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FIRST-WEEK BLUES: START OF CLASSES OFTEN CAUSES ANXIETY - BUT THE STRESSES CAN BE LESSENED.

SHARE FIRST-WEEK BLUES: START OF CLASSES OFTEN CAUSES ANXIETY - BUT THE STRESSES CAN BE LESSENED.

Pretend you've just been promoted to a new department at work - a job you've been hoping to get.

But it means moving to a different floor, with a new boss and unfamiliar co-workers.Delighted as you may be, chances are you're also a bit worried about what to expect.

In many ways these mixed feelings are similar to those children face each September.

"All kids have some back-to-school anxiety," says Cathleen Rea, a clinical child psychologist in Newport News, Va. "Change causes everyone to experience some stress - even kids who are looking forward to school."

Parents usually give kindergartners plenty of attention as they start school, but Mom and Dad expect older kids to treat re-entry as old hat.

Yet older students often toss and turn during the nights before the first bell rings.

Kate, 8, is anxious because her best friend Lauren has switched schools. Kate is worried about who she'll talk to on the playground.

Lauren has fears about making new friends, learning a strange bus route and being in a new school.

Meanwhile, Jeff, 12, is worried about starting seventh grade, which means going to middle school. How will he find his way around? What will it be like to have seven teachers instead of one?

Whether a child is 6 or 16, each school year represents a new set of unknowns. And for many children, that can cause anxiety.

"Children experience a lot of different demands in the school setting," says Susan Forman, an associate provost at the University of South Carolina.

"If the child doesn't have the resources - in either academics or relationships - to cope with the demands, then he or she will experience the return to school as stressful."

It doesn't help to deny or minimize a child's anxieties. By validating and initiating discussions about them, parents can enable their kids to explore issues and prepare for what might happen.

In fact, says Catherine Belter, the chairwoman of the Education Commission, National PTA Board of Directors, "your child may not even admit that he feels nervous about going back to school. His stress may be internalized. He may get moody and not communicate. He may even act out."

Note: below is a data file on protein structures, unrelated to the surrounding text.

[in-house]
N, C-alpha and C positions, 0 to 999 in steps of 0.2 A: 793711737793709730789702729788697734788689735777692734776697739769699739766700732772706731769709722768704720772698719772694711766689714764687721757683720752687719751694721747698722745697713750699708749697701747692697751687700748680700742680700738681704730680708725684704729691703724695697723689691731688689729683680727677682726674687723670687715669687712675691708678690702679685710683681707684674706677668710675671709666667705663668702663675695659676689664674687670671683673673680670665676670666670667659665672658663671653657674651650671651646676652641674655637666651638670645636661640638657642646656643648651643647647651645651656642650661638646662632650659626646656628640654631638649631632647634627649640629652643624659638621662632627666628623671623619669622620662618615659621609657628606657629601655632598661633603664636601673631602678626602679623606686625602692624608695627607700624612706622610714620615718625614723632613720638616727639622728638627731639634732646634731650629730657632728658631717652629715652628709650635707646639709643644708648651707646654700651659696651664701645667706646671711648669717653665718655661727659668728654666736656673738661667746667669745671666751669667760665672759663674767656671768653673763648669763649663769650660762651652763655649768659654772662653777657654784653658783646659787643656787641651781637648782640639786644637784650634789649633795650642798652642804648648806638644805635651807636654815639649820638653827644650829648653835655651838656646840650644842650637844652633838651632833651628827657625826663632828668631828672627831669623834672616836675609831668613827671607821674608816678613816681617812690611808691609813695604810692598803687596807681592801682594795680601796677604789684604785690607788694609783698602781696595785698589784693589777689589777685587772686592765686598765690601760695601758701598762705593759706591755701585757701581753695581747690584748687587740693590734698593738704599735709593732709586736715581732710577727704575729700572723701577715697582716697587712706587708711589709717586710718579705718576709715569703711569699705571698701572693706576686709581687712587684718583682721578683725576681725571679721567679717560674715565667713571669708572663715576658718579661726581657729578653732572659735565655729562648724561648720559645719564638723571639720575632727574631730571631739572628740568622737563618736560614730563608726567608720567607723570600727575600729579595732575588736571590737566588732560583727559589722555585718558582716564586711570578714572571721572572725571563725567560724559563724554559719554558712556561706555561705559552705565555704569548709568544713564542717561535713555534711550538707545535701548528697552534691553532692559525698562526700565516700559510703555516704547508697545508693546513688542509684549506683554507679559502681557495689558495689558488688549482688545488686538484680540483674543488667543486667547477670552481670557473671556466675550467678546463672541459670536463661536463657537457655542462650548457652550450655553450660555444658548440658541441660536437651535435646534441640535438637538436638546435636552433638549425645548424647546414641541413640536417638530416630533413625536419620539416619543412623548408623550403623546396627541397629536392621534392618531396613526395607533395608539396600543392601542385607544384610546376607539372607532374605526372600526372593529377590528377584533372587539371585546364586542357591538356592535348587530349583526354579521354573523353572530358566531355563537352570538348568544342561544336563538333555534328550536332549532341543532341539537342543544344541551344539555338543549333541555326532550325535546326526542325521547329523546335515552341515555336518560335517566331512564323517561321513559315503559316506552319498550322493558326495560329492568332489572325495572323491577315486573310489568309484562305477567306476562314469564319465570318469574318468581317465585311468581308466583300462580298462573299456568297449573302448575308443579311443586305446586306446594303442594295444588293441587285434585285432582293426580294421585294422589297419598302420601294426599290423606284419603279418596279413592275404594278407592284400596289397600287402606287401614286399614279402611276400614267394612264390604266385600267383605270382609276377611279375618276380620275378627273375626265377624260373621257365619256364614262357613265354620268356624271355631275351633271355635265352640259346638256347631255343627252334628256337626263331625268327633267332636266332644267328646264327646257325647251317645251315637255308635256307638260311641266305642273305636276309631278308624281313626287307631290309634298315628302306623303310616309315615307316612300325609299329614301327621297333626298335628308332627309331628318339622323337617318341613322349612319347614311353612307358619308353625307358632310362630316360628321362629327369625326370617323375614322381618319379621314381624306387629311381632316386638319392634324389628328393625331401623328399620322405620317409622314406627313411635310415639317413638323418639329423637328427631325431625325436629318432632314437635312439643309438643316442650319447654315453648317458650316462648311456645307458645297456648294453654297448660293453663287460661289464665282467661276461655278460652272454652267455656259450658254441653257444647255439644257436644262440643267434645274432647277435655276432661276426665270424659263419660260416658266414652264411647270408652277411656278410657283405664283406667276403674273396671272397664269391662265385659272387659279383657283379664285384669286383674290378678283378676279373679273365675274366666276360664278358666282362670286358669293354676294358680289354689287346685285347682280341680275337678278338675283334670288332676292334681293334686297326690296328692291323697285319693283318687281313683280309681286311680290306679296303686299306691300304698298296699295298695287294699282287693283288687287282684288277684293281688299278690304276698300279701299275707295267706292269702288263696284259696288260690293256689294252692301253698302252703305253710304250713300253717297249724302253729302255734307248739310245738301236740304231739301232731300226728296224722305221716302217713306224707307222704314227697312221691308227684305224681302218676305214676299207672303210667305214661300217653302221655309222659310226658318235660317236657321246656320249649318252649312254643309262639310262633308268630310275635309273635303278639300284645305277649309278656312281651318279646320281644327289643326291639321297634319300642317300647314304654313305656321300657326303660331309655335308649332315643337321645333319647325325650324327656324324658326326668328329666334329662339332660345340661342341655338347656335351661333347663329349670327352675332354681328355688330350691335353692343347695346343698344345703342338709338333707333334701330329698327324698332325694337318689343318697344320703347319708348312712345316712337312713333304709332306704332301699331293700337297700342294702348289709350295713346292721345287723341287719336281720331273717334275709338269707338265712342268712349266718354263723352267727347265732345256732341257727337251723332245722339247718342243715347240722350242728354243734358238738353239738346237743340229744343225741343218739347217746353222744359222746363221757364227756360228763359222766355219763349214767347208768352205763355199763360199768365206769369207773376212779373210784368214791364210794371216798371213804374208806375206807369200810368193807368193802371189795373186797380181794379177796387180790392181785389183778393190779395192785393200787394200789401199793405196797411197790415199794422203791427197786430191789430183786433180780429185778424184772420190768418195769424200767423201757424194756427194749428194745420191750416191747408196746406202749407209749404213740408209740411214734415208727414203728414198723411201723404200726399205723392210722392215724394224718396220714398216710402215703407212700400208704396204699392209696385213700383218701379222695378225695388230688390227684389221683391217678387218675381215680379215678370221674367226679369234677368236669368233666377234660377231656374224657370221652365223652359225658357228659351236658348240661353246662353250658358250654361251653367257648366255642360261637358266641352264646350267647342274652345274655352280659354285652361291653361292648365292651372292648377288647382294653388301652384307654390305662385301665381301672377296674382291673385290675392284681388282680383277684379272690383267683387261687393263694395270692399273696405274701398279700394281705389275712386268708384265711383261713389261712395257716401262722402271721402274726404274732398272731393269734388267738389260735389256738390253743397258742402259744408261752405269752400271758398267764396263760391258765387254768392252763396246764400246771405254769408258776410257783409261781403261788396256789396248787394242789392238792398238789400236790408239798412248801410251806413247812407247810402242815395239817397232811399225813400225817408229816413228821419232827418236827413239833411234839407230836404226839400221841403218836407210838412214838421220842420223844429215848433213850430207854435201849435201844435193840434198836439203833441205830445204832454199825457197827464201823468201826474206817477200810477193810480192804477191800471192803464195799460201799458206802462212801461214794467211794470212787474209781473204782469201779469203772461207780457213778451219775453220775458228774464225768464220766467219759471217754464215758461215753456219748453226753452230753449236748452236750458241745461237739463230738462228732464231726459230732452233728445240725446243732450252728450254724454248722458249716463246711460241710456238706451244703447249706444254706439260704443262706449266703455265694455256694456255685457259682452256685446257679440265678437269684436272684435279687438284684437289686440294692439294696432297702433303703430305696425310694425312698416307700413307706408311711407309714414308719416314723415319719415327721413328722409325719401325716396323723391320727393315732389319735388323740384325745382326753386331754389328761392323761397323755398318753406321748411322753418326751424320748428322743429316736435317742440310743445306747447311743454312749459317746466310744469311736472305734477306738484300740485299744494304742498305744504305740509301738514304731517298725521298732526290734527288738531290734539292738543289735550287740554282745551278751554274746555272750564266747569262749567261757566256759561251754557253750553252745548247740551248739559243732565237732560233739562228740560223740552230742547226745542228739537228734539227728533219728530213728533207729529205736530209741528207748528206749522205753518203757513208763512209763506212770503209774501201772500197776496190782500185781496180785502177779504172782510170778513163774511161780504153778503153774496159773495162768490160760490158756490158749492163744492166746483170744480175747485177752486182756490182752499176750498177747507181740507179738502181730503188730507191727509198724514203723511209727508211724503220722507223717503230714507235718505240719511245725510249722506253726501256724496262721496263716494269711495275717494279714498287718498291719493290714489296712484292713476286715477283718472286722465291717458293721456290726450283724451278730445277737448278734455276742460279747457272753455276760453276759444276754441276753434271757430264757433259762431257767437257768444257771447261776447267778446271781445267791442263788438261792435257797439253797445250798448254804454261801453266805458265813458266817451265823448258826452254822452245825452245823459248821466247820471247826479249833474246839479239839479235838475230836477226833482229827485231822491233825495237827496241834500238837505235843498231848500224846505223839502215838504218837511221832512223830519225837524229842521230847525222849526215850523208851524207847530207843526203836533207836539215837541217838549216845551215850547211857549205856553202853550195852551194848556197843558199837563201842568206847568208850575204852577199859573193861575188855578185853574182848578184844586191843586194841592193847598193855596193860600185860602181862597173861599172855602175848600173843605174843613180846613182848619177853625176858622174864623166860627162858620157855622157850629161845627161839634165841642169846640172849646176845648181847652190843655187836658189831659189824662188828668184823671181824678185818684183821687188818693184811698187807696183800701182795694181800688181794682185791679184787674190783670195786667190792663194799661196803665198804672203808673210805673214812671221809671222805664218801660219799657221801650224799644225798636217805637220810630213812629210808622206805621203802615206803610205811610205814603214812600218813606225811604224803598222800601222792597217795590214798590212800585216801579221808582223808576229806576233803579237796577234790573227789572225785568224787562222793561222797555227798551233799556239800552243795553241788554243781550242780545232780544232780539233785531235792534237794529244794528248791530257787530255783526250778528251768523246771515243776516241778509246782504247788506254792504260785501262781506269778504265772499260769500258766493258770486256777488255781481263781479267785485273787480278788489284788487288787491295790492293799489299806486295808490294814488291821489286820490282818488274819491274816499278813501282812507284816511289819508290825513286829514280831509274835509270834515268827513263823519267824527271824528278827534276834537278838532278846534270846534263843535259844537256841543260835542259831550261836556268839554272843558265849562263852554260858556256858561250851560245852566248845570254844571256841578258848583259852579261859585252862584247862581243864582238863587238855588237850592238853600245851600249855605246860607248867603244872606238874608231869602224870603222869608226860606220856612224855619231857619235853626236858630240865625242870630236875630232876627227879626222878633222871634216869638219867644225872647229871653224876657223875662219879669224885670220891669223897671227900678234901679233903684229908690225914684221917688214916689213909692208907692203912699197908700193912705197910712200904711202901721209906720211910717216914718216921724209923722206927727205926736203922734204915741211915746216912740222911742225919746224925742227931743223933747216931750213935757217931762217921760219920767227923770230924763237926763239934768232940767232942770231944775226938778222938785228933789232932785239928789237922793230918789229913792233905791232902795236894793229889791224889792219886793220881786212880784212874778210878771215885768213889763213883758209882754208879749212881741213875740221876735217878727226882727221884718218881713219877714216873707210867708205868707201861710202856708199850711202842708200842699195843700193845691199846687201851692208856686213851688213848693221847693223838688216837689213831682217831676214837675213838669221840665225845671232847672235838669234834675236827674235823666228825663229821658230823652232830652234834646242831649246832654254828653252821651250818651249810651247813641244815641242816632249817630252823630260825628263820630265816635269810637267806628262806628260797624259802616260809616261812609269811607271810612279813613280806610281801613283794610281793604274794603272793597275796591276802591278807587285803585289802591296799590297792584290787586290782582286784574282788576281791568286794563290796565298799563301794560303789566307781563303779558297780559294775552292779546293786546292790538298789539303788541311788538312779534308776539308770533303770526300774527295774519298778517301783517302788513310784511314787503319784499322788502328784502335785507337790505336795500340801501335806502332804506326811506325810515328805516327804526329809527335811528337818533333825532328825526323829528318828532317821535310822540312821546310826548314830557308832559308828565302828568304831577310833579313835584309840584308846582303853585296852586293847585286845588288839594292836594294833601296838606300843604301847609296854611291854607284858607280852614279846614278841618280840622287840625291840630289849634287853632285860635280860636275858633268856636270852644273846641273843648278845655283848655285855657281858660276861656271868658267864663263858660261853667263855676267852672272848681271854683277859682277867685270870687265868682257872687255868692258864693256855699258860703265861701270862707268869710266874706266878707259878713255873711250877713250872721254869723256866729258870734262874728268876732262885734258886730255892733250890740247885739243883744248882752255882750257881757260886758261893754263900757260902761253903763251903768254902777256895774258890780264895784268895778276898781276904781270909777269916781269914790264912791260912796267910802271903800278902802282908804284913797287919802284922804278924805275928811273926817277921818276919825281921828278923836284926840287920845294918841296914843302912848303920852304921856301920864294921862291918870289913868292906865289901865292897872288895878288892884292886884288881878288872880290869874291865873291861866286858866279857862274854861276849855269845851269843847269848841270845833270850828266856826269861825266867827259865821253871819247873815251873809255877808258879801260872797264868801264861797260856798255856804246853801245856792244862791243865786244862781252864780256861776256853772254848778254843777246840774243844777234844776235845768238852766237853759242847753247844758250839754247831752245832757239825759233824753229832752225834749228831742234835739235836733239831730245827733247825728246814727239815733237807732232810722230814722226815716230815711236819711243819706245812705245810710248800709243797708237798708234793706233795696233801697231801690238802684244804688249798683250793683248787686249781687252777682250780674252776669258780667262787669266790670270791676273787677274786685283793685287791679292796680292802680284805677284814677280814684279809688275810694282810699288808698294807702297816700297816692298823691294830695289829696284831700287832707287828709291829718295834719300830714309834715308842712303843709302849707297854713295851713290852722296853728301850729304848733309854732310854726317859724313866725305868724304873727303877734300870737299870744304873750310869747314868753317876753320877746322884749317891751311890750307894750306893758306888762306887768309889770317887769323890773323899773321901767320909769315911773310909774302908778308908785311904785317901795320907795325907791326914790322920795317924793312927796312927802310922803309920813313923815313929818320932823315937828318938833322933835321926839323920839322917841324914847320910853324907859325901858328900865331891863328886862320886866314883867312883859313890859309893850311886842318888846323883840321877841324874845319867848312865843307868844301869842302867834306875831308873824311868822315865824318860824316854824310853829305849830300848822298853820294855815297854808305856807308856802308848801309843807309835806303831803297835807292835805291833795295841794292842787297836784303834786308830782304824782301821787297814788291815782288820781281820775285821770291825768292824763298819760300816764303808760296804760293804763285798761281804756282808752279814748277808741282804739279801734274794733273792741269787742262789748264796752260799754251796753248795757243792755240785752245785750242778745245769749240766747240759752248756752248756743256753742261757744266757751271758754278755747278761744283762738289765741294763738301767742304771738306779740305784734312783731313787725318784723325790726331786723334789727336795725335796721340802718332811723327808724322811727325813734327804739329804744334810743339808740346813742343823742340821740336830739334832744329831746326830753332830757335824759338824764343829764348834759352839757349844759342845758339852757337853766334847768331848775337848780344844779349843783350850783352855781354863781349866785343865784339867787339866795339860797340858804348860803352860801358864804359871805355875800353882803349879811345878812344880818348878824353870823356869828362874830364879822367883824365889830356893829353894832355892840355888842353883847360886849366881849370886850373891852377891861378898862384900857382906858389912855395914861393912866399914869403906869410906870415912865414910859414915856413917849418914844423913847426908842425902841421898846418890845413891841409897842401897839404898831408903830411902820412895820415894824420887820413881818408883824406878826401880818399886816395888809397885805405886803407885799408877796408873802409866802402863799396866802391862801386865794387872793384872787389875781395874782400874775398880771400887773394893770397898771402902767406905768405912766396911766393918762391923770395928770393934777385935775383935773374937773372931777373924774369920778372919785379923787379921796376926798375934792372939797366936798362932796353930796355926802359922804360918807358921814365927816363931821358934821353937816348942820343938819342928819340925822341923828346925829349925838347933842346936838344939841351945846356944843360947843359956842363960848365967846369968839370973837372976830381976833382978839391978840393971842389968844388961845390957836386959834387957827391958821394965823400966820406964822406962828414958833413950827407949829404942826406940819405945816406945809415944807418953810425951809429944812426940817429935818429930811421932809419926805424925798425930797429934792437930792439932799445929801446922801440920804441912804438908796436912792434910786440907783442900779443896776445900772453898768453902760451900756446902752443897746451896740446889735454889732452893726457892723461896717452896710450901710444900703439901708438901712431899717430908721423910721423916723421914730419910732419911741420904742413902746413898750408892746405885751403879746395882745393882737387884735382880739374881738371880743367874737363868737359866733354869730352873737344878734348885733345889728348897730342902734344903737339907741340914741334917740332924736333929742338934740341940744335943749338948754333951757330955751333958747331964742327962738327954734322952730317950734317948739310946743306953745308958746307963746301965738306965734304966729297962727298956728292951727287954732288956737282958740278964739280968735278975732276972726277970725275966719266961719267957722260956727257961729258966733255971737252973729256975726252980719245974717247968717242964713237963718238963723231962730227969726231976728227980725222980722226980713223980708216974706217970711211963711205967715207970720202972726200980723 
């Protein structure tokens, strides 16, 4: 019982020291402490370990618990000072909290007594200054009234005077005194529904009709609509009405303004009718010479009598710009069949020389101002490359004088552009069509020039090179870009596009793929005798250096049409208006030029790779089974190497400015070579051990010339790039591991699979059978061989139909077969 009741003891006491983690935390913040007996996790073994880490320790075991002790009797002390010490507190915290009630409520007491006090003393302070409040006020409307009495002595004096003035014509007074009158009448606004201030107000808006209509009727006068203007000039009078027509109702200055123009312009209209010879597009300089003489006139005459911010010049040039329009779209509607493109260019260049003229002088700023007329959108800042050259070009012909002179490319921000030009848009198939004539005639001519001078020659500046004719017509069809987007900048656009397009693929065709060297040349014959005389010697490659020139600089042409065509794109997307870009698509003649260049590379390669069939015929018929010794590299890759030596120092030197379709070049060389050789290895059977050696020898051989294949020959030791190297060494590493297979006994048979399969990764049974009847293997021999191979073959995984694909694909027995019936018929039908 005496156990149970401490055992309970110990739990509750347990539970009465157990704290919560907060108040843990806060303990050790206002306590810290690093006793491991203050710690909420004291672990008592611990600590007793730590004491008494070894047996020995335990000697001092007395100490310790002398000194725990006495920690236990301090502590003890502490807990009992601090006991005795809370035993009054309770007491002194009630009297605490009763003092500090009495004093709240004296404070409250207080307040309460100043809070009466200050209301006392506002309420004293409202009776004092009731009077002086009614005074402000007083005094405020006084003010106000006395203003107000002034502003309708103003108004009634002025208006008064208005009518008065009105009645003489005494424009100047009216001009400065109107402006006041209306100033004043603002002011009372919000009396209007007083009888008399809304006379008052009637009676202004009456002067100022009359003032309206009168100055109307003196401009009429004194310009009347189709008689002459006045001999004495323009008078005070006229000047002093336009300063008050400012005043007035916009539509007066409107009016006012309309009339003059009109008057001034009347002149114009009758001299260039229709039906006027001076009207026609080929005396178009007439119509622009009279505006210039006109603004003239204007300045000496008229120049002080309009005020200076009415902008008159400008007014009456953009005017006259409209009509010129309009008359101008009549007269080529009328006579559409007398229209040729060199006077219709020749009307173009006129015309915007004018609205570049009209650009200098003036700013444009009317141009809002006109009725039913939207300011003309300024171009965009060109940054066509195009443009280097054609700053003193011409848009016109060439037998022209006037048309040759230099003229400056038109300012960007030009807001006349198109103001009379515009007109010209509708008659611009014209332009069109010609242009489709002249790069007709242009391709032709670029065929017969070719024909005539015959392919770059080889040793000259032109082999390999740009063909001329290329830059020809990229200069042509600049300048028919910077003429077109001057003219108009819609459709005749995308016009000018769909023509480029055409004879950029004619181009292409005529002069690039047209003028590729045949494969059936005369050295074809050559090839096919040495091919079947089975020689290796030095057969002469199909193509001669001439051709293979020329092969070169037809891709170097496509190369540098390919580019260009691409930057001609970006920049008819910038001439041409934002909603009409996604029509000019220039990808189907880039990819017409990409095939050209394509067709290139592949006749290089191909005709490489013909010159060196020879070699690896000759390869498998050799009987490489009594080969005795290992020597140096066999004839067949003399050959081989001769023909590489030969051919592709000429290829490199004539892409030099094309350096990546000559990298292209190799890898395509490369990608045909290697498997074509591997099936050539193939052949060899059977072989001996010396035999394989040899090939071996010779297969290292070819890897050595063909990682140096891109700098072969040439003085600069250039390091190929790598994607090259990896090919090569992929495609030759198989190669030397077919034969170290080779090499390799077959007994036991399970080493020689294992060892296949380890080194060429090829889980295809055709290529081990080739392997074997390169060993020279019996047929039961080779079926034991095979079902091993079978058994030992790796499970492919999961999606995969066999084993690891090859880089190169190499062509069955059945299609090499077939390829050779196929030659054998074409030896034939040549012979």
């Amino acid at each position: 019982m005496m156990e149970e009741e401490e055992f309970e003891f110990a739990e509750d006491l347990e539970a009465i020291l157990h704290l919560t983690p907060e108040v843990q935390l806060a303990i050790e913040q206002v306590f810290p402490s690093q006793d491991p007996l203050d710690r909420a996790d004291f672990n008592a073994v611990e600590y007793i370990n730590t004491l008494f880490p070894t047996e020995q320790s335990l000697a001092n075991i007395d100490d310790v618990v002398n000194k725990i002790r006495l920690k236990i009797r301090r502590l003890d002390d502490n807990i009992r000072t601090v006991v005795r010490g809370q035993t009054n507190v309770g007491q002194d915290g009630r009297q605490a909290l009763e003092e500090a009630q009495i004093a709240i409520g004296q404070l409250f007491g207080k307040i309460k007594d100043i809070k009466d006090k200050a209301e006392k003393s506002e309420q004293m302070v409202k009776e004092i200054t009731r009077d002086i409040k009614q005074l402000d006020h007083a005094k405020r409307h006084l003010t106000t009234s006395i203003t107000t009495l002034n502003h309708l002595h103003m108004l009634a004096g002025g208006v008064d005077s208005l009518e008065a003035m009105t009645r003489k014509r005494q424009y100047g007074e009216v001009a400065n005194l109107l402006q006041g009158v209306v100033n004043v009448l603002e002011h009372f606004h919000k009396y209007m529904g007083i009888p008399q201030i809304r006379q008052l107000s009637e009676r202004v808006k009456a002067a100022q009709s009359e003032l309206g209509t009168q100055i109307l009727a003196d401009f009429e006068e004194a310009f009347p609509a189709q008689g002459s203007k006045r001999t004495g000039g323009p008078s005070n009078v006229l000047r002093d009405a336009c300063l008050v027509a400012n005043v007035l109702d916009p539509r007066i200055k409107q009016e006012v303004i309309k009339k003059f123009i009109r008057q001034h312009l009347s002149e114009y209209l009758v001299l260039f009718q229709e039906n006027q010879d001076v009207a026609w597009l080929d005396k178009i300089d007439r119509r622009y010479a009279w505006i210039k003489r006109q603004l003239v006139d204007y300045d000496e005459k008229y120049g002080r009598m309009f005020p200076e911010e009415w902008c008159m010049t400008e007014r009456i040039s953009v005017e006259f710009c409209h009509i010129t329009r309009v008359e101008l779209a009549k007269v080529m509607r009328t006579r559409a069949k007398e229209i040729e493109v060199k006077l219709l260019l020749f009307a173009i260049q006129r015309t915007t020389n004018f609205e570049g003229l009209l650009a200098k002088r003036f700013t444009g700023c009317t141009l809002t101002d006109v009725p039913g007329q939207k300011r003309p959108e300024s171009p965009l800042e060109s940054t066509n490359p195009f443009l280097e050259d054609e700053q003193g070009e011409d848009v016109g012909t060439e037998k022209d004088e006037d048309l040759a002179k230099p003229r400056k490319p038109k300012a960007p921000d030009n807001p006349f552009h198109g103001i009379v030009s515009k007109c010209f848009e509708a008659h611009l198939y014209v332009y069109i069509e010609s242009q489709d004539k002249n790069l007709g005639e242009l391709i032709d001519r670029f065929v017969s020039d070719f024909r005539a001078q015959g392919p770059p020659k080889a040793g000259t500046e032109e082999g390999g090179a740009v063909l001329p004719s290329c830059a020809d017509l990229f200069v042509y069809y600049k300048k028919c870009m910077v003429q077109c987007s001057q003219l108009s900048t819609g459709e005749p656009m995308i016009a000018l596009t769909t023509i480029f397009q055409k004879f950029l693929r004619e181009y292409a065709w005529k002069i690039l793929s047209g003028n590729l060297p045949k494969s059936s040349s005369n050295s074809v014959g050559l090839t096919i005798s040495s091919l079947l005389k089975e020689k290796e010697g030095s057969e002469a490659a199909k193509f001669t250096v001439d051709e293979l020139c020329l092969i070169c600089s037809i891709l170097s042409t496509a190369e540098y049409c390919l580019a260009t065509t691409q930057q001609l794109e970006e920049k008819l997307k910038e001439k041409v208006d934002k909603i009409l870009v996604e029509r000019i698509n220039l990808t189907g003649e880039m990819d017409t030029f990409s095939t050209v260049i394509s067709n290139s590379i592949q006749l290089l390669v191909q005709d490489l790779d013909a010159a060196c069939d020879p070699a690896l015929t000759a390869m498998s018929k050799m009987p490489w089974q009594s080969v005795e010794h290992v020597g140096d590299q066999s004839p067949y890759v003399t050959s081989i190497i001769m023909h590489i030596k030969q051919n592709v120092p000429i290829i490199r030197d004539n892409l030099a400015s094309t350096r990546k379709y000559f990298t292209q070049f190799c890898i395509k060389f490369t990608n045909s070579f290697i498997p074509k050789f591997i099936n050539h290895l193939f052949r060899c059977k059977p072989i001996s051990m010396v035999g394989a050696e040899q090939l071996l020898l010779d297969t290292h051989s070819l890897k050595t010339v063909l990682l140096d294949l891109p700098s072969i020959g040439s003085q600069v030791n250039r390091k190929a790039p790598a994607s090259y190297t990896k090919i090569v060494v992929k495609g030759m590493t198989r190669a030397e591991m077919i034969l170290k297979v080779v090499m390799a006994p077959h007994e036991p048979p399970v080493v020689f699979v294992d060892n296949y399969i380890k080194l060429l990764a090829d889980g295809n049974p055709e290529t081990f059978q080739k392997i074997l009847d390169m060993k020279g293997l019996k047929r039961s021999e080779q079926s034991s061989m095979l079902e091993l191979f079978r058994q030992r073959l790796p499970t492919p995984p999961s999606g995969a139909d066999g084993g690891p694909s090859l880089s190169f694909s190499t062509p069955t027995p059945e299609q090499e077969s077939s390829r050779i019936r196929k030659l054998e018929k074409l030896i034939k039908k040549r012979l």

According to Sherryl Browne Graves, the chairwoman of the Department of Educational Foundations and Counseling Programs at Hunter College in New York City, children can be stressed by any number of factors connected with returning to school.

It may be the change of schedules, differences in expectations or simply the realization that they've been on vacation for months and feel unprepared for academic work.

WHAT PARENTS CAN DO

To ease the transition from carefree summer to structured school days, you may need to adjust your own schedule.

During the first few weeks, keep outside engagements to a minimum so you can be available to your kids.

If you work outside the home, try to take a half day off work the first week.

"When my daughter began school, her father took her in the morning and I picked her up," says Maudlyn Fenton, a Brooklyn, N.Y., child-care worker. "We did that for about a week, until she got accustomed."

By splitting the responsibility, the Fentons each needed less time off work, and their daughter felt that her parents were involved with and cared about this big event.

Parents who can't adjust their work schedules should try to arrange for a friend or relative to drop off or pick up their kids.

Kids need to know they can count on you - or another adult they feel close to - even if it's only to go shopping for supplies and listen with a sympathetic ear.

Although there's no way to remove all a child's fears, parents can help.

A child like Kate, for example, needs to be assured that she can still see Lauren on weekends and after school.